One of the main issues we’ve heard from newsrooms transitioning to Google Analytics 4 is that the ways to filter and group data about people visiting your website or app is like learning a new language.

As we pointed out last week, there are some key changes in GA4 that will make direct comparisons to Universal Analytics data tricky, if not impossible in some instances. That means <<groan>> most newsrooms are going to lose about a year’s worth of comparative data. That is, unless you are one of the rare newsrooms who set up a GA4 instance last year and have a stockpile of data. If you did that, pat yourself on the back and may all your performance reviews be glowing.

For the rest of us, the bottom line is: If you’re stressed about losing a year’s worth of growth analysis, know that you’re not alone. Everyone’s in the same boat. Except maybe those Adobe Analytics people … but I digress.

This week we’re diving into how to set up events in GA4. Next week, we’re going to go deeper into reports.

As always, best of luck. You got this!



Events are the foundation of Google Analytics data, triggered by user interactions on your website. GA4 has four types of events:

  • Automatically collected events are default and collected no matter what.
  • Enhanced measurement events are default, but you can opt out.
  • Recommended events are not out-of-the-box ready, but they’re a good starting point to tailor further to your website.
  • Custom events are completely from scratch

A pyramid, with Automatically Collected at the bottom; Enhanced Measurement on top of that; Recommended on top of that; and Custom at the top.

Whenever you want to track something as an event, we recommend starting at the bottom of the pyramid and seeing if it’s already available.

If not, move up to the next level of the pyramid.

To view events in GA4, click on the Reports tab, then Engagement, then Events. Click into an event (eg. page_view) to see details like event count, page title and other custom parameters. To set up custom dimensions for events, go to the Admin tab, then Custom Definitions.



  • How do I navigate the GA4 reporting interface? All the data I liked from UA isn’t immediately apparent in GA4 and I really haven’t had the time to dig in and recreate it.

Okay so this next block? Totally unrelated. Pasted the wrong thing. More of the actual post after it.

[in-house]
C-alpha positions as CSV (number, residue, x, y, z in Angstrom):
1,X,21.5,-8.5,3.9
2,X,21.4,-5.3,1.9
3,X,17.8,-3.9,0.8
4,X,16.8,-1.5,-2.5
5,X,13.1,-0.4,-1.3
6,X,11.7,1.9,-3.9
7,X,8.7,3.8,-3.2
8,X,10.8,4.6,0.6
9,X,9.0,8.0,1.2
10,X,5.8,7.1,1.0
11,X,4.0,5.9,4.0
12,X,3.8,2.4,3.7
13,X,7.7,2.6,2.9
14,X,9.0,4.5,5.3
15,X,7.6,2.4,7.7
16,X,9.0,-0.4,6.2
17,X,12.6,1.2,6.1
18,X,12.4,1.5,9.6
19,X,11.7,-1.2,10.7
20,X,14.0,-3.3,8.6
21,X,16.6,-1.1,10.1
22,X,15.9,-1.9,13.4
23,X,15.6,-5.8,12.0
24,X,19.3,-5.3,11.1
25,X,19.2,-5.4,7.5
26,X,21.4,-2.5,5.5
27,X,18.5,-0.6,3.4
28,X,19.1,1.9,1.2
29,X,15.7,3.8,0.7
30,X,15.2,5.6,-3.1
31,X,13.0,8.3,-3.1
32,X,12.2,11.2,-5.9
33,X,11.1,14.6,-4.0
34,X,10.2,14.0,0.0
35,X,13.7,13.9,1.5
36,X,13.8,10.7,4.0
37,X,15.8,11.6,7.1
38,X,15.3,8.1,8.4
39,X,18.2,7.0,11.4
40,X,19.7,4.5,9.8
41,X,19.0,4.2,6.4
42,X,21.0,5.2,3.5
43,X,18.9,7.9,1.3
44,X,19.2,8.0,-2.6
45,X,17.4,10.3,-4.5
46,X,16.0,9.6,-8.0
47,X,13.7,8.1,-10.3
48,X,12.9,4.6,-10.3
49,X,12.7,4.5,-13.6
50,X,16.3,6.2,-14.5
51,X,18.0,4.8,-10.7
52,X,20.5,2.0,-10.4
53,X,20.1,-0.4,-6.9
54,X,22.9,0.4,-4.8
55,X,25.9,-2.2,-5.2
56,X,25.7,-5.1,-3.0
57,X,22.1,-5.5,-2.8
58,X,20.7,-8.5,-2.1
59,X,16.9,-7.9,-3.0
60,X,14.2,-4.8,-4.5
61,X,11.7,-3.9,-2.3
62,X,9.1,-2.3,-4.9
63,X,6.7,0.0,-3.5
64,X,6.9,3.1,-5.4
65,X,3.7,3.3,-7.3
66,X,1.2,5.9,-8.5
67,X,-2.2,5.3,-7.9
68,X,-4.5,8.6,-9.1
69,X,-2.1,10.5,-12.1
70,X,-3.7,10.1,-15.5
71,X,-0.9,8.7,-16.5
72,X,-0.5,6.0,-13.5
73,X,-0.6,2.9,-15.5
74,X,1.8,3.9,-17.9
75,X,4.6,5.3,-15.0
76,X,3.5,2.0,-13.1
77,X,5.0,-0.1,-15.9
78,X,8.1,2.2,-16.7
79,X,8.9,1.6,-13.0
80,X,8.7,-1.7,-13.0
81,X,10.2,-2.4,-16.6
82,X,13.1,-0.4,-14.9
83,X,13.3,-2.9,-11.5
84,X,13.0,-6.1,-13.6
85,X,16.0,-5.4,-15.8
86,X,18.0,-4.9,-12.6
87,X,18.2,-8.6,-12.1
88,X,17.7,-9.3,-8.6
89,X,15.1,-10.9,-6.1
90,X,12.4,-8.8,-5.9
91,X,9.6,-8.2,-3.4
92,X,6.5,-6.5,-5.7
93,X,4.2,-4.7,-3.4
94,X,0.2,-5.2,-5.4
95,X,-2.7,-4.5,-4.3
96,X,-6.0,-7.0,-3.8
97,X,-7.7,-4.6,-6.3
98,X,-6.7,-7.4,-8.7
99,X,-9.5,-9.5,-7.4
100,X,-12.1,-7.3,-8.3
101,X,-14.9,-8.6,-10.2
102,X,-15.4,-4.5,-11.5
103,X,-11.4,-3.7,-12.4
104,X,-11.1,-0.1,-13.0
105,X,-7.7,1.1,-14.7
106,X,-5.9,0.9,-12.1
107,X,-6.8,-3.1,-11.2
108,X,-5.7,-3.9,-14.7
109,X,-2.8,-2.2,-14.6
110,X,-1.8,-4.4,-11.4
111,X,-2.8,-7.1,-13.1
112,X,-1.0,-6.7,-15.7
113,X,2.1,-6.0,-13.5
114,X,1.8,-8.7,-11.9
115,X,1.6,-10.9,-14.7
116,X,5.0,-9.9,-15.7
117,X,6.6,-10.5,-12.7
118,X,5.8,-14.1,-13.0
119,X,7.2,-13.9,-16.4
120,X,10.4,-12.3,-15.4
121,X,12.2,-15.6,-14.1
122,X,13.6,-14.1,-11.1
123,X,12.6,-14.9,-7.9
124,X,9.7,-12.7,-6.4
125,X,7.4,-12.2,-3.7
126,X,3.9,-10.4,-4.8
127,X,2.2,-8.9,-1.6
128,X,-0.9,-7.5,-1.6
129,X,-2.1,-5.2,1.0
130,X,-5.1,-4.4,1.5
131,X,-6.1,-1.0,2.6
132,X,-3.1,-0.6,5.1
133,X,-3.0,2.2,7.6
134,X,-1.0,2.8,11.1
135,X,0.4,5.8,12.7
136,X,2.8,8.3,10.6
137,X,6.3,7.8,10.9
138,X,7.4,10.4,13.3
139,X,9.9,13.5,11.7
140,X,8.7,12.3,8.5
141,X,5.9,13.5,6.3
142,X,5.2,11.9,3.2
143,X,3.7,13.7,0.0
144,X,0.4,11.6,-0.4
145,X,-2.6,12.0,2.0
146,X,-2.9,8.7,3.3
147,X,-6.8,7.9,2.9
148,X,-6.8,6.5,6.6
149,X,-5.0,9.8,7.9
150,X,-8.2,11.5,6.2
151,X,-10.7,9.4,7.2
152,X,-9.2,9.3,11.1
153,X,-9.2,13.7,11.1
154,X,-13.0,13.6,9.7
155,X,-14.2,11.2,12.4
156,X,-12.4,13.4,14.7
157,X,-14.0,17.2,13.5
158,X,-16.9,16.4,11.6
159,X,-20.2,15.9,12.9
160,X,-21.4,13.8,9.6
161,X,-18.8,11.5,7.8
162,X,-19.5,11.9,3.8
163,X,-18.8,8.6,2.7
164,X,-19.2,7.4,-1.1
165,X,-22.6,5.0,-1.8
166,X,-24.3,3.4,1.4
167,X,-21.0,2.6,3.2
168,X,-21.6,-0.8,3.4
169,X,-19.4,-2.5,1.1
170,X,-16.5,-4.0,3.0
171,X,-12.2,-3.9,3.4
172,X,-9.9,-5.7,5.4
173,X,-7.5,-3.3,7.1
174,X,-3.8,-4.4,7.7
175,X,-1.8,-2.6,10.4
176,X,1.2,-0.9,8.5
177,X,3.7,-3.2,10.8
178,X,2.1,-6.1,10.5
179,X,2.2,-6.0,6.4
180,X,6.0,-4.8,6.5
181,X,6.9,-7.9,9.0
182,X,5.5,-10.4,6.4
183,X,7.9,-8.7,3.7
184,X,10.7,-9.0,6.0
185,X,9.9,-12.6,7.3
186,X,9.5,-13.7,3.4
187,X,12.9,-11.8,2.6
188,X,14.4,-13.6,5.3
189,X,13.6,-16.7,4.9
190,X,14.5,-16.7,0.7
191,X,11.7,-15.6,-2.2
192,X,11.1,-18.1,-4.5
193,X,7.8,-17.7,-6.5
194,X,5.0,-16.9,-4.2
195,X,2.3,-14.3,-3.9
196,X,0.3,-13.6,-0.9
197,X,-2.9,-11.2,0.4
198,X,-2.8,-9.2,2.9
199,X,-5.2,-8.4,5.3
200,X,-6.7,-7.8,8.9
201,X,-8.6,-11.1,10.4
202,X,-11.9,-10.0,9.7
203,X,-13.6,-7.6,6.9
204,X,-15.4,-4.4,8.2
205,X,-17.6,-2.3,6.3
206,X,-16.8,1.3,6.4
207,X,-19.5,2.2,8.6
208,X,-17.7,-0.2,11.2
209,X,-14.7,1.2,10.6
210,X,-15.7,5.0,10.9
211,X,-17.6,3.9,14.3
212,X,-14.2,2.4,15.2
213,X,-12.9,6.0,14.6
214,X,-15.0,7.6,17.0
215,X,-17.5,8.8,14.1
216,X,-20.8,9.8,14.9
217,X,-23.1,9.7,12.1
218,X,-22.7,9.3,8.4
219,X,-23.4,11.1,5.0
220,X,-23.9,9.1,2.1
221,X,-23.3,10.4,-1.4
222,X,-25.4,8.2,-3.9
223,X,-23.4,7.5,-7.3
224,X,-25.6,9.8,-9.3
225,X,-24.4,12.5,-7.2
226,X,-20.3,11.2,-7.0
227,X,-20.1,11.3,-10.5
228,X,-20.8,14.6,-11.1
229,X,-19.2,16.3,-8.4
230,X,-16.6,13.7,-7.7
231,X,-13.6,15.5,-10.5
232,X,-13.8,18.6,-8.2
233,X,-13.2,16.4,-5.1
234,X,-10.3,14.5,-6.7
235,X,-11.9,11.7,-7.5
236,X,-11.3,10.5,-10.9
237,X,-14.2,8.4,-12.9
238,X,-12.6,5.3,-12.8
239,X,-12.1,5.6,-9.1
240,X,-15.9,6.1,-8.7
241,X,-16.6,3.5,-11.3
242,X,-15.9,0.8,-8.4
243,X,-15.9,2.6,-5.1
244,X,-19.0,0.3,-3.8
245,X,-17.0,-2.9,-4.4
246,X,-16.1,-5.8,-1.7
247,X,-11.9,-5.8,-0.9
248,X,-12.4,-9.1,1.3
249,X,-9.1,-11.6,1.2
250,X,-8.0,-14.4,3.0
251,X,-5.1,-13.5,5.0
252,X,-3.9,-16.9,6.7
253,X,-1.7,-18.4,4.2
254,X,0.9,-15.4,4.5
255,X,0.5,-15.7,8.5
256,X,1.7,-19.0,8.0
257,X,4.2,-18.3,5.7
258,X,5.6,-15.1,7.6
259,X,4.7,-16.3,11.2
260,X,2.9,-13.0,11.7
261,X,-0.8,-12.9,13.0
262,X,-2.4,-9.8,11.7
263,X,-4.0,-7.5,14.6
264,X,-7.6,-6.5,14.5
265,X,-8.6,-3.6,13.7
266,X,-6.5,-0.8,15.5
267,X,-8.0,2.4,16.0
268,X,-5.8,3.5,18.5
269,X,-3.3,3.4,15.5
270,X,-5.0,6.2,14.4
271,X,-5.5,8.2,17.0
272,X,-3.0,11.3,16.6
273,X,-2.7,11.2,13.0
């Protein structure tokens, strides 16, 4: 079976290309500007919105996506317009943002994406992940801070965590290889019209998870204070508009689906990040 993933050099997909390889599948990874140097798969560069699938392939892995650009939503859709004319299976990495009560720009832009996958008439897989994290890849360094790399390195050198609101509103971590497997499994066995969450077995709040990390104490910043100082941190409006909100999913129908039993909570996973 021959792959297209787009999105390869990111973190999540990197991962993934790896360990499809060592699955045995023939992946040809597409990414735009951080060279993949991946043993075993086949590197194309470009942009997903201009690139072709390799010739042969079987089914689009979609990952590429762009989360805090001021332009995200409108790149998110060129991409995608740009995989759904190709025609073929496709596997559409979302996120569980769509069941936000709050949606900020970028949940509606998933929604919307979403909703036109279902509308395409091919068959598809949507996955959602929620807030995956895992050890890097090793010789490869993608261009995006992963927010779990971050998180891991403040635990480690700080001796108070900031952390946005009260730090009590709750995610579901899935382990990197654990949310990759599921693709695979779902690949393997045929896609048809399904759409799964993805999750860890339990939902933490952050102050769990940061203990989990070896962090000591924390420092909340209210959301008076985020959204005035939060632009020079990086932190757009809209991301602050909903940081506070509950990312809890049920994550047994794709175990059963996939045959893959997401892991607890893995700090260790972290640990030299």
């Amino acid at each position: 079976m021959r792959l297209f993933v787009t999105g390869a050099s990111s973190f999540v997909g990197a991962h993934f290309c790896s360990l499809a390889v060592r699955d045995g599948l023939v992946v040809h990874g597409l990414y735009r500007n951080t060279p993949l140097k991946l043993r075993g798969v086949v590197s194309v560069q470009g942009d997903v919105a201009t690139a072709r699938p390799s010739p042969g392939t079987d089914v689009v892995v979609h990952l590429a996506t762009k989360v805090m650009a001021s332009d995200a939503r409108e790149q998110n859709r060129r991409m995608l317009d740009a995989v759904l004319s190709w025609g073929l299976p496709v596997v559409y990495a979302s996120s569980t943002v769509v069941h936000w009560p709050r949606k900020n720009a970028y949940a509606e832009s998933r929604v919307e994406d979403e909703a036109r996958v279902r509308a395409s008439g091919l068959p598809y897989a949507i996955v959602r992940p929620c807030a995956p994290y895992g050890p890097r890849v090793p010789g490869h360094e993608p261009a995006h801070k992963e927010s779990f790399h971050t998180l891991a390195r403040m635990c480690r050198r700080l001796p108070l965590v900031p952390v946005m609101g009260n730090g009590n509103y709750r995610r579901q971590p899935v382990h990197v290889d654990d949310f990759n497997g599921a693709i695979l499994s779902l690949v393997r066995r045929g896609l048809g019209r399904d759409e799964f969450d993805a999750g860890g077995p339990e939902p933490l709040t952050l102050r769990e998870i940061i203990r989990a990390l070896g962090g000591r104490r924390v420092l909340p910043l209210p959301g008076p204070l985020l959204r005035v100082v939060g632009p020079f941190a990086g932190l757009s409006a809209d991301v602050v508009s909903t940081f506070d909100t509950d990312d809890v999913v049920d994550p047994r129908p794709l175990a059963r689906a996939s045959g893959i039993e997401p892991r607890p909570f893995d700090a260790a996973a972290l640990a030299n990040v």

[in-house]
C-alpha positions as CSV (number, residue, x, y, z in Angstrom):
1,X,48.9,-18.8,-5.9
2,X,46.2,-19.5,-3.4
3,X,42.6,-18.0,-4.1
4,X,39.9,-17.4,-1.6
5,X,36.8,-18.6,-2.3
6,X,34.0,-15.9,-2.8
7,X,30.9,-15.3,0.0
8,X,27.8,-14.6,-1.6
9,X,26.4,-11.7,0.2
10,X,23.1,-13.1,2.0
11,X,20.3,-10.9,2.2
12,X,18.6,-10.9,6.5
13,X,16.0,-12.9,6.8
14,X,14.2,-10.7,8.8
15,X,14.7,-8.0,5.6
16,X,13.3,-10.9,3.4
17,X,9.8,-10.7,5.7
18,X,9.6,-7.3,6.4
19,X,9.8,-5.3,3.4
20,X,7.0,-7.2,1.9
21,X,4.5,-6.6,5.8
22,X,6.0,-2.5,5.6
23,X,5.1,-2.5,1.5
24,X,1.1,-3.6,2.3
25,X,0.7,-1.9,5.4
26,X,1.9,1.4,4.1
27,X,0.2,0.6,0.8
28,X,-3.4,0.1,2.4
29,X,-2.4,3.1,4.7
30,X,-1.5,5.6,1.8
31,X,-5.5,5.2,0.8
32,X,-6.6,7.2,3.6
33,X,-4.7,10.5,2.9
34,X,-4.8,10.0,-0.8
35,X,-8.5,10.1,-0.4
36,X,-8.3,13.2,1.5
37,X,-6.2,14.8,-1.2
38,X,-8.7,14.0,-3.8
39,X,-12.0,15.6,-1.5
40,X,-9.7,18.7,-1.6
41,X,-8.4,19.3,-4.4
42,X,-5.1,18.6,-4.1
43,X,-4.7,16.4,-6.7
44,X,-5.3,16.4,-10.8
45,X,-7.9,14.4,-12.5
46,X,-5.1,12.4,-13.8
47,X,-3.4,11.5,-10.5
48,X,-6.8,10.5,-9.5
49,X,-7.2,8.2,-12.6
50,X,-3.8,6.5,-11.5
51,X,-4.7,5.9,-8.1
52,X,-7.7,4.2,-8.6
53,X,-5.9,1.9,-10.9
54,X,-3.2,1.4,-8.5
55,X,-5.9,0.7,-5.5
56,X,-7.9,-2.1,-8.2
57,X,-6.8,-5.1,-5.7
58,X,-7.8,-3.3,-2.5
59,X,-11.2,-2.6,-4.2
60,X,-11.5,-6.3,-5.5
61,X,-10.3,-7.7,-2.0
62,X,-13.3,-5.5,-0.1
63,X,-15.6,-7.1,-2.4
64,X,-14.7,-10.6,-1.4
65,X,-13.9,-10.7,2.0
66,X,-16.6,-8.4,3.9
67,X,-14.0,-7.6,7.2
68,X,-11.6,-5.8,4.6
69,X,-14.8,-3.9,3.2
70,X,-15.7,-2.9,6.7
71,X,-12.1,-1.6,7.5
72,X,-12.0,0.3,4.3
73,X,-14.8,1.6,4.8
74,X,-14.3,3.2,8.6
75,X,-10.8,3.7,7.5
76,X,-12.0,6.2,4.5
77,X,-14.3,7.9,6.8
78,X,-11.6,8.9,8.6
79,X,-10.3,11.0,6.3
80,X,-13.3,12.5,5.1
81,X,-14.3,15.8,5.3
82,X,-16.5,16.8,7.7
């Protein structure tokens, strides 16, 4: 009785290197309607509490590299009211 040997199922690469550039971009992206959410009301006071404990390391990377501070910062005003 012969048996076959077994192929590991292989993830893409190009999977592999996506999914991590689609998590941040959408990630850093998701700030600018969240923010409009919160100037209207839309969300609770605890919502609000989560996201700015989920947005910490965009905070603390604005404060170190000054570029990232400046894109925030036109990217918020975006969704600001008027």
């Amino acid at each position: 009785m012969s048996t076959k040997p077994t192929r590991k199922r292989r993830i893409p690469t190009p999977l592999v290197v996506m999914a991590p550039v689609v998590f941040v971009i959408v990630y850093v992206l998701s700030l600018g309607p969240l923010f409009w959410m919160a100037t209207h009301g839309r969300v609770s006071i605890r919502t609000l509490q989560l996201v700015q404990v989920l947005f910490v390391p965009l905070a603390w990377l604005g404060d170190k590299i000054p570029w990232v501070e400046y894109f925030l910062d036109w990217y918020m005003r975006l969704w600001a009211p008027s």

• There are two primary reporting tabs: Reports and Explore.
    • The Reports tab is probably more closely aligned with what you’re used to in UA, though it’s more limited. You can customize and add new reports to this dashboard, but again, it’s cumbersome.
    • Explore is more flexible and, if you take the time to set up, probably more visually appealing. The problem is that you can only share reports as read-only, so it’s not great for intra-team analysis unless you have someone manually updating and/or distributing the reports on a regular basis.
    • Resource link (video Q&A with Google Insights’ Nicole Rocchio)
  • Still wrapping my mind around how to get the data streams in for multiple apps and a website. Right now, they are separate properties altogether, and I think there is a better way to do it.
    • If they are all related to the same news organization, they should all be in the same property. This would allow you to analyze user behavior across different devices and platforms. If they’re already set up separately in GA4, you should consolidate them into a single property and delete the extra properties.
  • Does it matter if you set the user_id as an “event parameter” or a “user property”?
    • User IDs are something you set up yourself on the backend. You then have to make sure each User ID is being applied to the same user every time they log in. (This can be done by matching their user ID to an email address, for example.)
    • In fact, Google recommends not creating up a dimension (via event parameters) since you could have so many unique user IDs.
    • Resource link
  • Have another question? API answers the questions they’re frequently hearing from newsrooms

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